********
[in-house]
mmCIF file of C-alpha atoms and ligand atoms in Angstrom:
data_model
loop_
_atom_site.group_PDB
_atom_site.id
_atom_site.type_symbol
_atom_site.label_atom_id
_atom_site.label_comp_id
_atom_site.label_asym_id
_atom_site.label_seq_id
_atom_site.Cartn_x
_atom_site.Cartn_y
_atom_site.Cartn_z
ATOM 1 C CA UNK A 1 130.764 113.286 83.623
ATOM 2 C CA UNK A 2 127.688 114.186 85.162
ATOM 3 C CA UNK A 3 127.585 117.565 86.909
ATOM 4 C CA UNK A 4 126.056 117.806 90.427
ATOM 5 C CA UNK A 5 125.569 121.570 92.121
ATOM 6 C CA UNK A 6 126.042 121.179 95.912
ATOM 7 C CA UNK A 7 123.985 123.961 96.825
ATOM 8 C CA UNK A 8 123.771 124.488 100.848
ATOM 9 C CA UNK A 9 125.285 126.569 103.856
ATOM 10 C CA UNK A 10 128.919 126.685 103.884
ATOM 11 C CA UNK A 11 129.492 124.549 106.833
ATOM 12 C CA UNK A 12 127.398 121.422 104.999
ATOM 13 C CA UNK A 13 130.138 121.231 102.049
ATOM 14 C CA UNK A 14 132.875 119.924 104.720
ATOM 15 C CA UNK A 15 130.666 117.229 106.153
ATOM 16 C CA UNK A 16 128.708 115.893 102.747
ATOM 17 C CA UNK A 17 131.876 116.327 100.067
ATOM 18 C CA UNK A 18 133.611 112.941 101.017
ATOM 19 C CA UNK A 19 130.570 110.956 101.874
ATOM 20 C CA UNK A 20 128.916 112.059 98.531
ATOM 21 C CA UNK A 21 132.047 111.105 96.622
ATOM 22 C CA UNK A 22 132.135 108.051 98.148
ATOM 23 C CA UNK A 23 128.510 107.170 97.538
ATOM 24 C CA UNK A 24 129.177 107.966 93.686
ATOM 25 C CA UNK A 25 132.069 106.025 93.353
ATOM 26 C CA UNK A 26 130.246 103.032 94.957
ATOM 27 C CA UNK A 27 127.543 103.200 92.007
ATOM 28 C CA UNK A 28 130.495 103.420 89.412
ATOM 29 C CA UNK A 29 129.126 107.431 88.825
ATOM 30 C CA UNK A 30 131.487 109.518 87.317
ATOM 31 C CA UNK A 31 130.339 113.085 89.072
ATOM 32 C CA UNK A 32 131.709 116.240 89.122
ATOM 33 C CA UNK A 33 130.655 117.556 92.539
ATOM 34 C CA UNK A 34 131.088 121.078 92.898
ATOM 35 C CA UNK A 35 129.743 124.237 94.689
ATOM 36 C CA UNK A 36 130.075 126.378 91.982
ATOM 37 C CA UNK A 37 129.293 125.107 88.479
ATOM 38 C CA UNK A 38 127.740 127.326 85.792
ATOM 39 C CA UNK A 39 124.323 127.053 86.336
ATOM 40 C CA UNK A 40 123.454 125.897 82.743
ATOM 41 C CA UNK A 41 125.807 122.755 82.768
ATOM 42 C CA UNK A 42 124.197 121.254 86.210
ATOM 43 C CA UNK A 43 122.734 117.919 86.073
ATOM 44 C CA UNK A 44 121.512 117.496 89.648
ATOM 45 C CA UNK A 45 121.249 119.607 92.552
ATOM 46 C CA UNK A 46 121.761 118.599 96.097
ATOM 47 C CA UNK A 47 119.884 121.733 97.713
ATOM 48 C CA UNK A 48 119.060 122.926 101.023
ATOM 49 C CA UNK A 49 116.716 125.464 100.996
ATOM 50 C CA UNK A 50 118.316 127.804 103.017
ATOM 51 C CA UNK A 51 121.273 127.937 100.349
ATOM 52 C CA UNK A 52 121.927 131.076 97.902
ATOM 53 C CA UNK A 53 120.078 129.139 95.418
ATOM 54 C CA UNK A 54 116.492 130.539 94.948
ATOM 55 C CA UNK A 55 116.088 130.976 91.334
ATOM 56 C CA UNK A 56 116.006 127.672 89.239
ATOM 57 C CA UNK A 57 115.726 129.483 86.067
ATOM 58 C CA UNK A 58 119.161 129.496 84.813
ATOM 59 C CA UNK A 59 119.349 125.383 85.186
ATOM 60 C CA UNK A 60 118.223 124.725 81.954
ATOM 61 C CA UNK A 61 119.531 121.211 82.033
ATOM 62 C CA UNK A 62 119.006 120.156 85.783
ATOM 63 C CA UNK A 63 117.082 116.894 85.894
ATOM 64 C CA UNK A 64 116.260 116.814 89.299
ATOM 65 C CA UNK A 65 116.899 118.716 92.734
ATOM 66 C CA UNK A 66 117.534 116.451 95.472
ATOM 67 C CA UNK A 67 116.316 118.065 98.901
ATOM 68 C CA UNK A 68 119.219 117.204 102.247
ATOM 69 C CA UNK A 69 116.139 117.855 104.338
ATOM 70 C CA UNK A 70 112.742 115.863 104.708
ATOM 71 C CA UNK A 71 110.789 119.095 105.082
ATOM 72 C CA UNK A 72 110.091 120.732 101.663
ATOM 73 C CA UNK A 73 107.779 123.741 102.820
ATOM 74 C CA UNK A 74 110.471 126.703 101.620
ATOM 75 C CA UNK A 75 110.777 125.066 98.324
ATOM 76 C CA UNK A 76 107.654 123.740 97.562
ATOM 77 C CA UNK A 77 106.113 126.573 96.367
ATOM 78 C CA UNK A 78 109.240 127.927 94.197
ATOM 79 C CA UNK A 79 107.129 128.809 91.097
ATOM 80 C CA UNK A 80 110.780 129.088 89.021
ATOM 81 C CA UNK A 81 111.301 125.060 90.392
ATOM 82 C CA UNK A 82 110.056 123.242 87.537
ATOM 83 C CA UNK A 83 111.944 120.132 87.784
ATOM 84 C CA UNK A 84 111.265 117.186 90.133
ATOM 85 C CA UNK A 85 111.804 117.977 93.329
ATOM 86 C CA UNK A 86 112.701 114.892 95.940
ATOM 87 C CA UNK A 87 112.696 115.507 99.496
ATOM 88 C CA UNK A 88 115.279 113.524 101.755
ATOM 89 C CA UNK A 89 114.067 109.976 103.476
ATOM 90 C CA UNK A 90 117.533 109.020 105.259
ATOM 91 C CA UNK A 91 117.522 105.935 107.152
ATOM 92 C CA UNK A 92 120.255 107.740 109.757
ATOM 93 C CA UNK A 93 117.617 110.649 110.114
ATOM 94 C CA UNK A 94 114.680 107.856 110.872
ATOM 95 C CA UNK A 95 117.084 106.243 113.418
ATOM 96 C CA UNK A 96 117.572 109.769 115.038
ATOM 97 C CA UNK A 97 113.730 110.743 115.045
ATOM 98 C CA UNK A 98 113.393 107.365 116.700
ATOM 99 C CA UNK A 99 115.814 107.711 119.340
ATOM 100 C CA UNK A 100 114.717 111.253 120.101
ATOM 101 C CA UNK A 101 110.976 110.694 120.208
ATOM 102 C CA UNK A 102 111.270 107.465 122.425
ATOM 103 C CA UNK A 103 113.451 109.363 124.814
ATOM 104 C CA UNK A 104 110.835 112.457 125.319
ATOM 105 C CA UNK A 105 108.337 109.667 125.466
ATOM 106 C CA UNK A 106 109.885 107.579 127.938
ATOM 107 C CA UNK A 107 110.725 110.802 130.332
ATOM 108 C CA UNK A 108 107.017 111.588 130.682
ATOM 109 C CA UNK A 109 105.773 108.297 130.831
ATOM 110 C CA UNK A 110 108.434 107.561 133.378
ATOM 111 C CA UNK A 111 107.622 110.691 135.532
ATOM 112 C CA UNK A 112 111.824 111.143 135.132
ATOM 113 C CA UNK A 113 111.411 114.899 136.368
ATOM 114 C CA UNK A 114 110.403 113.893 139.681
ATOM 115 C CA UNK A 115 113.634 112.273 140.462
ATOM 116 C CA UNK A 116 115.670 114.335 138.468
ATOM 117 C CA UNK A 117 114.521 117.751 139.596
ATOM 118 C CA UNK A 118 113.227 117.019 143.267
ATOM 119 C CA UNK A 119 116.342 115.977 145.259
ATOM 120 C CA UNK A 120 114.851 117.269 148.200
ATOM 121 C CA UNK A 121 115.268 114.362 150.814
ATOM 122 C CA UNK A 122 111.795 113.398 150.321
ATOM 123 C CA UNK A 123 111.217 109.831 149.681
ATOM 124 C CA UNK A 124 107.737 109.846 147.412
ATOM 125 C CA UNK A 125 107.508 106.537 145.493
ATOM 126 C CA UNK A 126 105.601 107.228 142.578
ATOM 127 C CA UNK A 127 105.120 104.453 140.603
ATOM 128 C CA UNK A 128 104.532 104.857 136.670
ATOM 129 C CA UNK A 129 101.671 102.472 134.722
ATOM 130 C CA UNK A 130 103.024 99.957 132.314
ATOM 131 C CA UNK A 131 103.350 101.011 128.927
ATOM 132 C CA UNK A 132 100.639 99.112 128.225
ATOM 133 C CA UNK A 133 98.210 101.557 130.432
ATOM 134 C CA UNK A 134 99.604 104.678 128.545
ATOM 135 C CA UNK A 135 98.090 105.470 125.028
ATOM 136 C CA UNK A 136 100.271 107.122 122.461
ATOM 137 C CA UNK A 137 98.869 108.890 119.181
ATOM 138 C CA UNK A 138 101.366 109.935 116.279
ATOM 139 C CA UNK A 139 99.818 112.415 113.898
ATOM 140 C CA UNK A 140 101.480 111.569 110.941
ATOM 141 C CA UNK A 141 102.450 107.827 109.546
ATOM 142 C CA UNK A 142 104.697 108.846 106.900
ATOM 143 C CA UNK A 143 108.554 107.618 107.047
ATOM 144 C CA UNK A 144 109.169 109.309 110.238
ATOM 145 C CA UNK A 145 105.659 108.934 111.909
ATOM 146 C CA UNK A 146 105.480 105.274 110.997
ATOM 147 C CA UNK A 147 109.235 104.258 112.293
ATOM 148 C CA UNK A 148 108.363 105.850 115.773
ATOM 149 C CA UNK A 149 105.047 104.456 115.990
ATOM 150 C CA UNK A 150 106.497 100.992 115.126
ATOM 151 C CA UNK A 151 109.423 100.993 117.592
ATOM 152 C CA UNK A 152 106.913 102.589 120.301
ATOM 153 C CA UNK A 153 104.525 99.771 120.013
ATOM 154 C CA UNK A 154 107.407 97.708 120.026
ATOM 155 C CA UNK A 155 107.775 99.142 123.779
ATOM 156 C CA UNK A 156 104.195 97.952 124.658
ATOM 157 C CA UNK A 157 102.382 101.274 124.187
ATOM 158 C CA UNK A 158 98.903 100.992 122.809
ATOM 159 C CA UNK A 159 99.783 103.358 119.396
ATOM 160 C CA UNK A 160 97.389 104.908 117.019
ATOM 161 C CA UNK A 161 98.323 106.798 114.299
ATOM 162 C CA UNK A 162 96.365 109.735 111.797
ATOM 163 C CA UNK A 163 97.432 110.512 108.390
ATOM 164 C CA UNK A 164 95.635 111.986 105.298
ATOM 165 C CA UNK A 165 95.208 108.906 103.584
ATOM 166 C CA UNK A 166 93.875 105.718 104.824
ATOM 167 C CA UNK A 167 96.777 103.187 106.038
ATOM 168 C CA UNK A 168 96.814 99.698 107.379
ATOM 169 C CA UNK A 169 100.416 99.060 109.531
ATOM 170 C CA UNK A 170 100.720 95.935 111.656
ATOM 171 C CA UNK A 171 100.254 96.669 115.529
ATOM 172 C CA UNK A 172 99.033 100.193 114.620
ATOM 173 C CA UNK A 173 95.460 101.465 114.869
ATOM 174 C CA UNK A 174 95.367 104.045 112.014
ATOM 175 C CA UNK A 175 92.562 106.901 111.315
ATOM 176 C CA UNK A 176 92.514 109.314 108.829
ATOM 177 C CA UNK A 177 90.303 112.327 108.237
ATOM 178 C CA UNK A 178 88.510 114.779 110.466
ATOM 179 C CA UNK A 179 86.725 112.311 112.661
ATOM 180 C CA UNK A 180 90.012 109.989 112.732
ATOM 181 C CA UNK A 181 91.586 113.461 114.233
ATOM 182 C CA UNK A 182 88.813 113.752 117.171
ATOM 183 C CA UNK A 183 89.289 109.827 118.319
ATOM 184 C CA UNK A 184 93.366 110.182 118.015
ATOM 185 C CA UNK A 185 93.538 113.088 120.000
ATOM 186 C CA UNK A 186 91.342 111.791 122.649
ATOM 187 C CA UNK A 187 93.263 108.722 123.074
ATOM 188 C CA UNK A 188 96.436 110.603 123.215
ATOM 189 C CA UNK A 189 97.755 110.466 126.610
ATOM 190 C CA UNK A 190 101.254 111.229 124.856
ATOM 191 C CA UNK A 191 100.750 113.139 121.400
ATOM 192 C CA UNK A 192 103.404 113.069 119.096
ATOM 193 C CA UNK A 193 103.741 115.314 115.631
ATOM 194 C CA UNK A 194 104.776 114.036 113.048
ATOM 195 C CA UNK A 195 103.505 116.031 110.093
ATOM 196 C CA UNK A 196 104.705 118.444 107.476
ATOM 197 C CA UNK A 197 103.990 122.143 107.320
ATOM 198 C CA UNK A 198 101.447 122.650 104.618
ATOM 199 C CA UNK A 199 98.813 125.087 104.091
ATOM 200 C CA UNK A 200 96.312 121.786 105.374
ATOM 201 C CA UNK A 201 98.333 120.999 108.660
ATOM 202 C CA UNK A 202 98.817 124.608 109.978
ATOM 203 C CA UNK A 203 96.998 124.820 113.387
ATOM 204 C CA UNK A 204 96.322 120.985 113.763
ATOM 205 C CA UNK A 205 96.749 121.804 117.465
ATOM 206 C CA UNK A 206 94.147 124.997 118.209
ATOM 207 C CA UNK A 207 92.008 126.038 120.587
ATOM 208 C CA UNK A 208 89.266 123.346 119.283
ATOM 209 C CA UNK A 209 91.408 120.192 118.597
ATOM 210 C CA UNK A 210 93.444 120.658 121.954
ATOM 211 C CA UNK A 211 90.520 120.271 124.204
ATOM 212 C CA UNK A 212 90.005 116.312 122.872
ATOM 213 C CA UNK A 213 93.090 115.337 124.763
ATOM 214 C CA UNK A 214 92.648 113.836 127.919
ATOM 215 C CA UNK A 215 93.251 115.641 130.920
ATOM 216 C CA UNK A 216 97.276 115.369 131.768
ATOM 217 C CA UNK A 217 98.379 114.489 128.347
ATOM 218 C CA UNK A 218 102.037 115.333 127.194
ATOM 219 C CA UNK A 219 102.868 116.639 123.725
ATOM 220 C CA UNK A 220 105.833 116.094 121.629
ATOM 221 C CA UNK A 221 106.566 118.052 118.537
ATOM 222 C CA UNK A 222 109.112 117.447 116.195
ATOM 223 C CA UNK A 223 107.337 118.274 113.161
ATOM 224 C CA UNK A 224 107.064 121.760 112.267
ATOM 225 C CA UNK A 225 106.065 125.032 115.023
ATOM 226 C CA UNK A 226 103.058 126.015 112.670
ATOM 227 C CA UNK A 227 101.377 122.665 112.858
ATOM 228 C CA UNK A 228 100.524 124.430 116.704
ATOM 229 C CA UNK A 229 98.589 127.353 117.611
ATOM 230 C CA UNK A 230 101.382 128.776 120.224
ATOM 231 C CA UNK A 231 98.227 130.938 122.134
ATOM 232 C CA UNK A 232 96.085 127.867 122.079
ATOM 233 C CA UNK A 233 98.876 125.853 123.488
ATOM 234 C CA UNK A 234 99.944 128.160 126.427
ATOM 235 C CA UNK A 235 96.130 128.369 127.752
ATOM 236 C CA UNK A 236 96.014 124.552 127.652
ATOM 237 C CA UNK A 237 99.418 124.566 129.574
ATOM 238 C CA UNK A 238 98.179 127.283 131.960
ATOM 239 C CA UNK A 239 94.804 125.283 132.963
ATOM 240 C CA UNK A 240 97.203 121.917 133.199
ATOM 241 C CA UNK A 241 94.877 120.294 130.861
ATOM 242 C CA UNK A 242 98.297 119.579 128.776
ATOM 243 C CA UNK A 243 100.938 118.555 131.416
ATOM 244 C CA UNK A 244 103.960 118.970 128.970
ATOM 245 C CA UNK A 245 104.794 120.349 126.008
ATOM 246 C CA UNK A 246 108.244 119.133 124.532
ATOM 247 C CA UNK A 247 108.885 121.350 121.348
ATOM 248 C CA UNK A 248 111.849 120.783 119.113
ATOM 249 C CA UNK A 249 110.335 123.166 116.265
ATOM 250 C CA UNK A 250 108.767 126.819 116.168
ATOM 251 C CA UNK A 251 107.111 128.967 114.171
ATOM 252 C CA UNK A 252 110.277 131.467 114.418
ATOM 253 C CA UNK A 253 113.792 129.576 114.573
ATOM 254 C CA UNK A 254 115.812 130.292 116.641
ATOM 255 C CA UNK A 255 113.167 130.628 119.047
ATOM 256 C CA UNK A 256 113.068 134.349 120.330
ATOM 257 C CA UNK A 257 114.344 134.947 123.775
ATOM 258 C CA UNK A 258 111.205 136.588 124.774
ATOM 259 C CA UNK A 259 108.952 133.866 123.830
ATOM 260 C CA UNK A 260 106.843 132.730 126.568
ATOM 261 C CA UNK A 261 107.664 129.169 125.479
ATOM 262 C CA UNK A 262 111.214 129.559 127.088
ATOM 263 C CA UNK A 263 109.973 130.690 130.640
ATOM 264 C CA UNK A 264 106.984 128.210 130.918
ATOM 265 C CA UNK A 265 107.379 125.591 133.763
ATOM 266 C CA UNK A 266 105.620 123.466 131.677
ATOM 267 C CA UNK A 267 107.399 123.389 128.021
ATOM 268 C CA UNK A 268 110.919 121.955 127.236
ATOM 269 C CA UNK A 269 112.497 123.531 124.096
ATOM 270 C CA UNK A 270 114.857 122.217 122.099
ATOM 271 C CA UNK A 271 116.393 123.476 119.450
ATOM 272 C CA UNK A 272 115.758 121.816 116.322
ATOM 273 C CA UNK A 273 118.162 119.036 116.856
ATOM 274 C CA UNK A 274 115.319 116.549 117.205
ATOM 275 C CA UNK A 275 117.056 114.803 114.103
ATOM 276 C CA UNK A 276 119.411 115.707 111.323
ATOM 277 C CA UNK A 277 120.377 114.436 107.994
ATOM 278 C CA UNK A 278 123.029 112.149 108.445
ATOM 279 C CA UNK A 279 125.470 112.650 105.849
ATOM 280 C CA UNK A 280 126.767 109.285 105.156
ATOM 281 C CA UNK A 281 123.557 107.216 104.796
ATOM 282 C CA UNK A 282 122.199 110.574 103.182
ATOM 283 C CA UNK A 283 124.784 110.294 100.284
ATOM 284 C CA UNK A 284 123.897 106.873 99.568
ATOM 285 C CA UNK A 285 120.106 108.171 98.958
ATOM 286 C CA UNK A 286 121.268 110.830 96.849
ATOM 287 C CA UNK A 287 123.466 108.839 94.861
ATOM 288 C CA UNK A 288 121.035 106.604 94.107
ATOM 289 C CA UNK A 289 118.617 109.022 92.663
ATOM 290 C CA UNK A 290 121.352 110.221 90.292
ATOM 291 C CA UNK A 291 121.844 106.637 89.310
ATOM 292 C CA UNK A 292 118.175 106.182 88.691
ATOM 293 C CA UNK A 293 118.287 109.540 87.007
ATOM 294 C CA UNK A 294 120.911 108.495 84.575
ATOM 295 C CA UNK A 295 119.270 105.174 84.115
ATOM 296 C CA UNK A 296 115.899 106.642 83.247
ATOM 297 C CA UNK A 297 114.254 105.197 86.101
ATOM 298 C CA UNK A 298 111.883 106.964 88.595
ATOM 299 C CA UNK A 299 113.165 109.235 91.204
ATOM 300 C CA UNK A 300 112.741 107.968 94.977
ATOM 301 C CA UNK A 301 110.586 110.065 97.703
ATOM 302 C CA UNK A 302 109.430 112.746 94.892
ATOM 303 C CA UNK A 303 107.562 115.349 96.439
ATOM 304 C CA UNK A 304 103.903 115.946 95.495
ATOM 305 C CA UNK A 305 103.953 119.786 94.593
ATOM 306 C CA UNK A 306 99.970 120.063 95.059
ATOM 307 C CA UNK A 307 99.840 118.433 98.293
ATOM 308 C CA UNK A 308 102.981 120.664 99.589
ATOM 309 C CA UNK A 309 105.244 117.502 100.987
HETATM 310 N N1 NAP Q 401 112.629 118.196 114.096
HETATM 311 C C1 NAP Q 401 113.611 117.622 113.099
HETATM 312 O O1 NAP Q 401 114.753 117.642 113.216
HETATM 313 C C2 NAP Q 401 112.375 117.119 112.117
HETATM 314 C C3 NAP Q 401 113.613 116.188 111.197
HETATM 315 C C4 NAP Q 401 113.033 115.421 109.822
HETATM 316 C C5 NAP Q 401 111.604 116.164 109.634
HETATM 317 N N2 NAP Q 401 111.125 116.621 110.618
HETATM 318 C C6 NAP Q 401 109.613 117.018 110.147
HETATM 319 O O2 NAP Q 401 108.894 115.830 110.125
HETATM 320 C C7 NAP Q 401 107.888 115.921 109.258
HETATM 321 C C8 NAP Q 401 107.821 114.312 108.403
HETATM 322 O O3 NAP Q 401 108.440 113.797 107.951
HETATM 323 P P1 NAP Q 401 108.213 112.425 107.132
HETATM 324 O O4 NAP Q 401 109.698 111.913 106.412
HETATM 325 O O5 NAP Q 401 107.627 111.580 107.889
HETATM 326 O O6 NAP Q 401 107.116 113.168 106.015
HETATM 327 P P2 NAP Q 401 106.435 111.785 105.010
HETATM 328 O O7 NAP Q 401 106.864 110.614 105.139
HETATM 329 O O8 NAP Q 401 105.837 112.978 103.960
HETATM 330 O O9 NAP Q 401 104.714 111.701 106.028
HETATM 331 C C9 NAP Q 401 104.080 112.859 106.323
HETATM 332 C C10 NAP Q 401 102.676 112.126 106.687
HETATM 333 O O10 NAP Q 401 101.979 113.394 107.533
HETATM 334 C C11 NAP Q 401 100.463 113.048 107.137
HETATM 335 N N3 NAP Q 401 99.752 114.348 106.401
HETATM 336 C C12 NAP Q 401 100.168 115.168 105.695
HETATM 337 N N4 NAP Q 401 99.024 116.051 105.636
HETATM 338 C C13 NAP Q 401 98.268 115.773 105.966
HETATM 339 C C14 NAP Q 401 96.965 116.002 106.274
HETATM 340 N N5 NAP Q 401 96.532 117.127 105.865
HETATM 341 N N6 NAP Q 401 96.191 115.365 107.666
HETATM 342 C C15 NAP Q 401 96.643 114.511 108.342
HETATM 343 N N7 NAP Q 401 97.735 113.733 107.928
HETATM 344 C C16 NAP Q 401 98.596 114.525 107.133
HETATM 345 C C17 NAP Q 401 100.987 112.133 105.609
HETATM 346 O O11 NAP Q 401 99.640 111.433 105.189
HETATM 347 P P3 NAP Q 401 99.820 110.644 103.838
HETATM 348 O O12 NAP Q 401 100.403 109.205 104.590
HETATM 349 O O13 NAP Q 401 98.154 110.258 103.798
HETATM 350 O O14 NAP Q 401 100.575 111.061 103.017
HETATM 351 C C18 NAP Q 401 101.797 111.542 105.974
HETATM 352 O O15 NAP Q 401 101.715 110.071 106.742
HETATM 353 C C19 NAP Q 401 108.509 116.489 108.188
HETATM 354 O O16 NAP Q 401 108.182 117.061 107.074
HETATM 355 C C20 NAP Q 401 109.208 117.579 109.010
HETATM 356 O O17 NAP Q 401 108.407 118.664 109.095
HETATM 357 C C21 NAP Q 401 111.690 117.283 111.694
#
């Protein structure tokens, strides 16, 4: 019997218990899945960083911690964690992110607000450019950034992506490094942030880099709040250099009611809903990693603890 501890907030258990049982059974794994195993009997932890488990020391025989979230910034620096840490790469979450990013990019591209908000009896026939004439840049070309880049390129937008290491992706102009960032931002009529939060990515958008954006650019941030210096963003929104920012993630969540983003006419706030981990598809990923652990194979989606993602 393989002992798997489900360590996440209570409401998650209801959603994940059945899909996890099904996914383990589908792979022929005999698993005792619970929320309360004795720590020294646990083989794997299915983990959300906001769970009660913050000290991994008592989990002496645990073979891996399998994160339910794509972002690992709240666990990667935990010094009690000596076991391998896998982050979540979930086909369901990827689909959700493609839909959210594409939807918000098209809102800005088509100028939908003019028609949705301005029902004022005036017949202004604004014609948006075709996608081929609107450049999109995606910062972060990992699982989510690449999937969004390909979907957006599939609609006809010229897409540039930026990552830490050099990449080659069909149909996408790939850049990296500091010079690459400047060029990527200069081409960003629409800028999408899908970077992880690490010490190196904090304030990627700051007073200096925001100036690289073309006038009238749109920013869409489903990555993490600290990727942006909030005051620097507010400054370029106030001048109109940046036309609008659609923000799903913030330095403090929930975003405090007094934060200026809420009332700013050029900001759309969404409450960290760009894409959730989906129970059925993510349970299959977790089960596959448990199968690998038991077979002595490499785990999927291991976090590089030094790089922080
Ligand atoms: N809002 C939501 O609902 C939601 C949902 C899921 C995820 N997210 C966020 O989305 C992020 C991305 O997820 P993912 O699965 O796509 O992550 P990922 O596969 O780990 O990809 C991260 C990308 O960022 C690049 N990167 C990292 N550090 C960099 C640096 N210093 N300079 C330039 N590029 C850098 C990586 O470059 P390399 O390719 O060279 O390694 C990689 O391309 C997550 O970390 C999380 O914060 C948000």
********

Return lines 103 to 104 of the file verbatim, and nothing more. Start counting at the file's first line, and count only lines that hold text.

ATOM 89 C CA UNK A 89 114.067 109.976 103.476
ATOM 90 C CA UNK A 90 117.533 109.020 105.259